Tallulah Bankhead (played by Paget Brewster)

A larger-than-life personality, Tallulah Bankhead was the life and soul of Hollywood in the early 1930s. Whenever she went, the scent of scandal followed – this is a woman who freely dabbled in alcohol and cocaine, who had countless affairs with men and women, and who was always at the centre of debaucherous parties (she was well-known for throwing off her clothes after a few drinks).

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However, it seems Tallulah’s party-hard reputation was also the undoing of her. Her roles started to dry up in the mid-30s as a more censorious mindset took hold in Hollywood (surely it would have been fine for a male star to behave in such an outrageous way, and many did, but a woman doing so was frowned upon). One film director who worked with her also lashed out at Tallulah’s “hooded and dead” eyes, illustrating clearly how the women of Hollywood were often reduced to their looks.

Tallaluh’s career did pick up later on again, as she pivoted between Broadway and Hollywood, all the while continuing to thrive in her exhibitionist reputation. She struggled with drugs and alcohol as she became older though, although she never lost her sense of humour. In later years, when people on the street asked her, “aren’t you Tallulah Bankhead?” she was fond of replying, “I’m what’s left of her, darling.”

Vivien Leigh (played by Katie McGuinness)

She was one of the greatest lights of old-school Hollywood, winning hearts and minds with her Oscar-winning turn as Scarlet O’Hara in Gone With The Wind. But Vivien Leigh’s rapid rise to fame in 1930s Hollywood was marred by her lifelong struggle with bipolar disorder. She also had a tumultuous on-off relationship with her great love, husband Laurence Olivier.

Vivien makes a cameo during a party scene in Hollywood, during which she disappears off to cavort with a guest while her husband, “Larry”, is away. The account is based on the memoir Full Service: My Adventures In Hollywood And The Secret Sex Lives Of The Stars by United States marine turned Hollywood pimp Scotty Bowers.

Rock Hudson (played by Jake Picking)

Rock Hudson was the legendary screen icon and heartthrob who became an overnight star with his performance in 1954’s Magnificent Obsession.

Hudson was gay but he kept his sexuality a secret under pressure from movie bosses, who felt it would damage his reputation as a sex symbol. His agent Henry Willson was even rumoured to have made him “eradicate” perceived signs of “femininity” such as swaying hips.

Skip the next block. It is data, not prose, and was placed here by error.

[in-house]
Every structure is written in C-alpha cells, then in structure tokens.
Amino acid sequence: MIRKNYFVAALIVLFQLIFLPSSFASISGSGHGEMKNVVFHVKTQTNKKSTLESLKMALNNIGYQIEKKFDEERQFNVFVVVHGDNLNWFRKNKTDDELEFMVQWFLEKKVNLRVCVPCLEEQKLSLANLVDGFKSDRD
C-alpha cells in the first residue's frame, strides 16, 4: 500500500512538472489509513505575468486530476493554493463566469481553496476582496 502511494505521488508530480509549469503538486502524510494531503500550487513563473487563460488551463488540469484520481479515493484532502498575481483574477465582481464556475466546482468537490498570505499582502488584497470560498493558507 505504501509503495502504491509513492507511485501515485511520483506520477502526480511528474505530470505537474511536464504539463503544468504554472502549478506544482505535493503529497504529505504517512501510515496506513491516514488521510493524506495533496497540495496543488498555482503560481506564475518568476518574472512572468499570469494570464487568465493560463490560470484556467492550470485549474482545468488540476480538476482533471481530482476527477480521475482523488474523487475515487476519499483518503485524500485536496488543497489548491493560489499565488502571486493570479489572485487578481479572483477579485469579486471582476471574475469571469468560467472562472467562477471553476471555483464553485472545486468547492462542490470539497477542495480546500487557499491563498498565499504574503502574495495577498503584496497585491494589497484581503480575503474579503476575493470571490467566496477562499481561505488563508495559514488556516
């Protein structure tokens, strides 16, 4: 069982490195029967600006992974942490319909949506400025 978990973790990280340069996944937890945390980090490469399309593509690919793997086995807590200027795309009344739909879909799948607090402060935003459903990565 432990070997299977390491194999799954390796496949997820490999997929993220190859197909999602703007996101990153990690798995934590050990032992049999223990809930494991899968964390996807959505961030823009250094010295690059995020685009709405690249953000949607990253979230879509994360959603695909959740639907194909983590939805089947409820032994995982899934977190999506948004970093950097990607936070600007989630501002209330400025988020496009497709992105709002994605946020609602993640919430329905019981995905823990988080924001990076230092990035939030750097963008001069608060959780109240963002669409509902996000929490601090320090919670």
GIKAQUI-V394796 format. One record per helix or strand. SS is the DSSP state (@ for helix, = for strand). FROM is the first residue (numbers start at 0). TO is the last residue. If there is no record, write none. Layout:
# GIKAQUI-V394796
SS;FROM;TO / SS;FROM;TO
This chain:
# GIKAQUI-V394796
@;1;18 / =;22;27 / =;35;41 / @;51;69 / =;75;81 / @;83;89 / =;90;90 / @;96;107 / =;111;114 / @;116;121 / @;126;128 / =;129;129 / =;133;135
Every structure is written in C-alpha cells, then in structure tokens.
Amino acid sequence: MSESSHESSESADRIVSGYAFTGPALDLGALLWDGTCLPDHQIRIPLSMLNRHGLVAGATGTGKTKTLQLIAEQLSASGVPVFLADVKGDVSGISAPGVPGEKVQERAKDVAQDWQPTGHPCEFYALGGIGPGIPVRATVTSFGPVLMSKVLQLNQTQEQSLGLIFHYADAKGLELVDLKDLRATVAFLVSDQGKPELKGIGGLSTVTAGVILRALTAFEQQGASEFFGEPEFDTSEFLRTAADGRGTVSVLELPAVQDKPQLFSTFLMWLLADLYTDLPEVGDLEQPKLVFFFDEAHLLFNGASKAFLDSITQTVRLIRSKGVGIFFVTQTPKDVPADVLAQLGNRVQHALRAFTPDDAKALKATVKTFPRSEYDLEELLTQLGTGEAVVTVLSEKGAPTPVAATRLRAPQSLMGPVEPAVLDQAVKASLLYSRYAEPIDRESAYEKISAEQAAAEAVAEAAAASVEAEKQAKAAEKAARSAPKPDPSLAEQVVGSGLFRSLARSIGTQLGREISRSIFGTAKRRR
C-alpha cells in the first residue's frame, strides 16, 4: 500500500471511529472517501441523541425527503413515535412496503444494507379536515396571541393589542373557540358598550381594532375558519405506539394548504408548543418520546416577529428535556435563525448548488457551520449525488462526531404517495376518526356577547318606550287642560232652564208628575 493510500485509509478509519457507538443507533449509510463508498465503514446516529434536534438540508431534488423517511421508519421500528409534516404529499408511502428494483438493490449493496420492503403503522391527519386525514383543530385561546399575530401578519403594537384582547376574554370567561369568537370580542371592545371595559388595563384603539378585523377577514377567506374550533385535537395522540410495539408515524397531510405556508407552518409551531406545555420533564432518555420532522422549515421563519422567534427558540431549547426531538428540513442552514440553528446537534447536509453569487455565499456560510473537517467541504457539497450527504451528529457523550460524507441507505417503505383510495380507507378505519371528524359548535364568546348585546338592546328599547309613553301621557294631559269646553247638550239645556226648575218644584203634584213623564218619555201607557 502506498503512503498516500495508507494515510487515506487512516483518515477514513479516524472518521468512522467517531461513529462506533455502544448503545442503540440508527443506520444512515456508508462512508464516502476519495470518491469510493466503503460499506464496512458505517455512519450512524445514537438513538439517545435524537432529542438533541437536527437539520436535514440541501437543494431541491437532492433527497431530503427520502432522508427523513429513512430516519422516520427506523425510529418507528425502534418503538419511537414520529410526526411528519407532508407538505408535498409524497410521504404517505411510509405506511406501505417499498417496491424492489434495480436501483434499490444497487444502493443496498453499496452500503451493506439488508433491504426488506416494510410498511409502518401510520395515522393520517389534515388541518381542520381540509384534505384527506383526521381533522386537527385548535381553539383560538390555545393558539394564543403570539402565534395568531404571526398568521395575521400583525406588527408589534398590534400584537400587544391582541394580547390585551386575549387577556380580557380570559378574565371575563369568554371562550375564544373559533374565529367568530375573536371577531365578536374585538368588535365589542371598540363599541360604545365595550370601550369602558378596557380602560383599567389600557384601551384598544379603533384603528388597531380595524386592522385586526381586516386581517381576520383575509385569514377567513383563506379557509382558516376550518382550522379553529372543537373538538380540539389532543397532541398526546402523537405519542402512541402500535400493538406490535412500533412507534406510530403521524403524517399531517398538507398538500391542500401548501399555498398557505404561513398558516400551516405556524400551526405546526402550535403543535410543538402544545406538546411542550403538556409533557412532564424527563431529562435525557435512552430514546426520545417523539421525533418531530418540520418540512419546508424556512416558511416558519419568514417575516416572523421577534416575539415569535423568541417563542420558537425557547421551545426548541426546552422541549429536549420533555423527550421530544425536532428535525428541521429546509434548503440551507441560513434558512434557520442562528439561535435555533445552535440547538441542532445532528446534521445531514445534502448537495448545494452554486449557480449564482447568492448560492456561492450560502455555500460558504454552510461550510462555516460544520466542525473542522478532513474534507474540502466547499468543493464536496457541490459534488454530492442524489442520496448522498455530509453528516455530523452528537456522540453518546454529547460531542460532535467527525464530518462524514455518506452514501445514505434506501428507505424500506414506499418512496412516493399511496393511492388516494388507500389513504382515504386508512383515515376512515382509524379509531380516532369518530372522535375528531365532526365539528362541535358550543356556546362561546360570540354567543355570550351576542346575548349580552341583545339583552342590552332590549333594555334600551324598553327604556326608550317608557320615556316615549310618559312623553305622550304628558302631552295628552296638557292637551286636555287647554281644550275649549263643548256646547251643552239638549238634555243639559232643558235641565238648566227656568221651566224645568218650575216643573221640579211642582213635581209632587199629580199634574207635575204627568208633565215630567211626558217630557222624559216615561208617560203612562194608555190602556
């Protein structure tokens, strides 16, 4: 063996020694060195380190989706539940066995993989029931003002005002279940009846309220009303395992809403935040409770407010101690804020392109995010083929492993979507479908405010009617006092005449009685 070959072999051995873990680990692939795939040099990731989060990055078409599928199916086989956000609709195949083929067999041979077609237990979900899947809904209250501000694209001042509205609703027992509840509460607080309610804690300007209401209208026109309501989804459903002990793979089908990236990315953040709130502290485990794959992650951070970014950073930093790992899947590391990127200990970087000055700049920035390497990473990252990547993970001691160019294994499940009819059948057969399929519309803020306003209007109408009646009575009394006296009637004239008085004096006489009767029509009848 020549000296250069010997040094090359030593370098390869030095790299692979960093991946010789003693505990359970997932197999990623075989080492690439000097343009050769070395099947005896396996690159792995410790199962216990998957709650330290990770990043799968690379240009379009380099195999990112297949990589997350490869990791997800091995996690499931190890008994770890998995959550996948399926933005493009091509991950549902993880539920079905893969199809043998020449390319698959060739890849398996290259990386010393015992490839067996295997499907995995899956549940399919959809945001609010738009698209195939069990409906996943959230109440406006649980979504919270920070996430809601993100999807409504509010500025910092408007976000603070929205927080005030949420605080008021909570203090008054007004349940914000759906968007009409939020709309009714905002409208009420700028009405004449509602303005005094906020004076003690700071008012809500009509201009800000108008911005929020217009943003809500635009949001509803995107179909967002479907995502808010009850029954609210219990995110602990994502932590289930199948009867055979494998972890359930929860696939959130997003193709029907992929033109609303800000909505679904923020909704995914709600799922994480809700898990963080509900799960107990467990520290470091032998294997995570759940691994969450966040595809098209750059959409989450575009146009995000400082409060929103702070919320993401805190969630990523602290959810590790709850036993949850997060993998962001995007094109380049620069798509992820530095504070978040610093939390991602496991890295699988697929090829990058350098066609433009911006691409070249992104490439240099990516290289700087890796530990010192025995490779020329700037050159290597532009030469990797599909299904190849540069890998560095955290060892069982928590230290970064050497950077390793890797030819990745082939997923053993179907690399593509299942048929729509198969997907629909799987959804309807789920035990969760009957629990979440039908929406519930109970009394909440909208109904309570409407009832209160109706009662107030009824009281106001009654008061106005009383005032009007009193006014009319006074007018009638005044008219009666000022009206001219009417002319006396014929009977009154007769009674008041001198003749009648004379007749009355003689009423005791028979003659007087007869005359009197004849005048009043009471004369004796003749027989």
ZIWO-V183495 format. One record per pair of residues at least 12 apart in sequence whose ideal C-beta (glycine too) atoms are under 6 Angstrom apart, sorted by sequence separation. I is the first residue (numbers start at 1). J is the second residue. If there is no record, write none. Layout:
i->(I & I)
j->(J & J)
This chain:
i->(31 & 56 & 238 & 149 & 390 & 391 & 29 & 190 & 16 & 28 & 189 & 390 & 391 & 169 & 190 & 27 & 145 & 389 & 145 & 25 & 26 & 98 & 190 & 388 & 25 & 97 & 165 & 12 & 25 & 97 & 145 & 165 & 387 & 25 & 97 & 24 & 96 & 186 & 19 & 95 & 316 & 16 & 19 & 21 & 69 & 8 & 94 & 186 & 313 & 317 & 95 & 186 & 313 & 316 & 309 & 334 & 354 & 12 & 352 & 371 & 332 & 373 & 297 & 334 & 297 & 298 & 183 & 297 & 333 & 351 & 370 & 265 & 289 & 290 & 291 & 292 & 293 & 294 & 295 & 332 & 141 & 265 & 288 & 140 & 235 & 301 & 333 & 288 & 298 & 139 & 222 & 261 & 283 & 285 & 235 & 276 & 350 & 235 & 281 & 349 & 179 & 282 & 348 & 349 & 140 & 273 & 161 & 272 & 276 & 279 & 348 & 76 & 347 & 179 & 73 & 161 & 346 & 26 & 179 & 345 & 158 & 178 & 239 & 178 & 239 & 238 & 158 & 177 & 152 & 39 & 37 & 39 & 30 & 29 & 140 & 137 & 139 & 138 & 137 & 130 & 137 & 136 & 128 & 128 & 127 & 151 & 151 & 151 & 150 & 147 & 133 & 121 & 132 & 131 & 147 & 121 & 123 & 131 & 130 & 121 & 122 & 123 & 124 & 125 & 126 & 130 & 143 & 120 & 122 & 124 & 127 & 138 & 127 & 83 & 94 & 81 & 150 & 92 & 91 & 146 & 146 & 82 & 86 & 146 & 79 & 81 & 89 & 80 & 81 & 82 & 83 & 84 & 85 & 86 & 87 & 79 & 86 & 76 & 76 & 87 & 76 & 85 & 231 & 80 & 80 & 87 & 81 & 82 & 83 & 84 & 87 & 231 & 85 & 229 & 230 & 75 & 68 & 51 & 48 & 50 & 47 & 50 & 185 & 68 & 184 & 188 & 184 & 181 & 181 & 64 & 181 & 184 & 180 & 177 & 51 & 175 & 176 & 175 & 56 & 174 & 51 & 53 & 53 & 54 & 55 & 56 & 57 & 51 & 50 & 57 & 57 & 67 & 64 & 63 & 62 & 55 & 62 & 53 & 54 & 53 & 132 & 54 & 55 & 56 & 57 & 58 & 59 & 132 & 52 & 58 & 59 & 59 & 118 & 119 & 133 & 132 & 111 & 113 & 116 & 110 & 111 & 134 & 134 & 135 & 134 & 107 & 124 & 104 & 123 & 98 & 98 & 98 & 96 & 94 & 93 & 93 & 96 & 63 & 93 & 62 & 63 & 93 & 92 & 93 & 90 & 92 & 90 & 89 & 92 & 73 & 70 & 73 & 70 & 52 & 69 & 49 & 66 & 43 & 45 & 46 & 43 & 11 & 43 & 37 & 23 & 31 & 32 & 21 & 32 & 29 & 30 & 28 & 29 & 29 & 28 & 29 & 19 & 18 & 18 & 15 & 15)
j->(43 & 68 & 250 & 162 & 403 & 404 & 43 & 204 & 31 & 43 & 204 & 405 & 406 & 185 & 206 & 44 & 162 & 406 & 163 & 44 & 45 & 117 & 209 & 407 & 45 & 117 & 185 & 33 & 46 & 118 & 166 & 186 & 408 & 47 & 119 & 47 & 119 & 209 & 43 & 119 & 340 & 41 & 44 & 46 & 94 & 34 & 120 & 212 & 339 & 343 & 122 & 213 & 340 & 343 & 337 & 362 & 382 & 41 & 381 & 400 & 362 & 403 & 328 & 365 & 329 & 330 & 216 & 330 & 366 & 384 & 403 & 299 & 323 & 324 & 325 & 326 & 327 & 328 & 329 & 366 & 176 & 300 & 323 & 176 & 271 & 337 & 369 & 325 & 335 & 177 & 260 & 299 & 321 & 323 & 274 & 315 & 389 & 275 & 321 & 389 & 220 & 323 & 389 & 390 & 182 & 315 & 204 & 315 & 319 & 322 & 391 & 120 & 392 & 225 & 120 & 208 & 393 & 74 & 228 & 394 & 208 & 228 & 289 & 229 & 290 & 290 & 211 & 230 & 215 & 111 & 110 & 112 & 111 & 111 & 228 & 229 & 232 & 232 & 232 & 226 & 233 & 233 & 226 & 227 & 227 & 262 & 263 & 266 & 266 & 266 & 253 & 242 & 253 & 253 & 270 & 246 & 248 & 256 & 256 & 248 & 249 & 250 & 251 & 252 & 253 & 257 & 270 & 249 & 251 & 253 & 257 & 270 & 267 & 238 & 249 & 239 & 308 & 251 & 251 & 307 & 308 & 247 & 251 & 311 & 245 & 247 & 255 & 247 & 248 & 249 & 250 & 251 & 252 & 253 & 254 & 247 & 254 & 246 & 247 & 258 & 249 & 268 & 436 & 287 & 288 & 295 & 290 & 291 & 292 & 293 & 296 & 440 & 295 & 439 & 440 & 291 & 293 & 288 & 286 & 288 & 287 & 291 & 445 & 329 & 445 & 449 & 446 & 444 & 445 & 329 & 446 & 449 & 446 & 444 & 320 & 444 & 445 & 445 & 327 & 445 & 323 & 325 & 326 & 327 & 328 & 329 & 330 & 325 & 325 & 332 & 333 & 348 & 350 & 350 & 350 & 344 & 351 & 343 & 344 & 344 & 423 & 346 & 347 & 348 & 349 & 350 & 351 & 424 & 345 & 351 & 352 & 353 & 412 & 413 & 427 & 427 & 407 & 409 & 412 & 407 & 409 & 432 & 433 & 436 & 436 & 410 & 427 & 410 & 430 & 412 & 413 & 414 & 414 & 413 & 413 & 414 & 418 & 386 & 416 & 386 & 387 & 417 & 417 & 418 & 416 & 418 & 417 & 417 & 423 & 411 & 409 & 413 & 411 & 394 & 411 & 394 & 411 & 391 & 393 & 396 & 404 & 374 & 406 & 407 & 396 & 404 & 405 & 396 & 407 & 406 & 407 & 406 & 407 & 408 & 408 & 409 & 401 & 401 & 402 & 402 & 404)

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At one point he was forced into a brief and unhappy marriage with his agent’s secretary, Phyllis Gates. After a box office-smashing career, Rock died of Aids in 1985. It was later revealed that former First Lady Nancy Reagan, a close friend of Rock’s, refused to help him get treatment because Aids was seen as “a gay disease”.

Henry Willson (played by Jim Parsons)

Henry Willson was a Hollywood talent agent who was known for grooming young, good-looking men and transforming them into overnight stars. His clients included Rock Hudson and many others who were known to have performed sexual favours for him in return for furthering their careers. 

“He was a tormented gay man who preyed on tormented gay men. He would be their manager and make them sexually service him,” Hollywood director Ryan Murphy said. Henry’s story ended in drug abuse and destitution, not long after Rock managed to break free from his grip. 

Catch Hollywood on Netflix now

Images: Netflix and Getty


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Anna Brech

Anna Brech is a freelance journalist and former editor for Her six-year stint on the site saw her develop a vociferous appetite for live Analytics, feminist opinion and good-quality gin in roughly equal measure. She enjoys writing across all areas of women’s lifestyle content but has a soft spot for books and escapist travel content.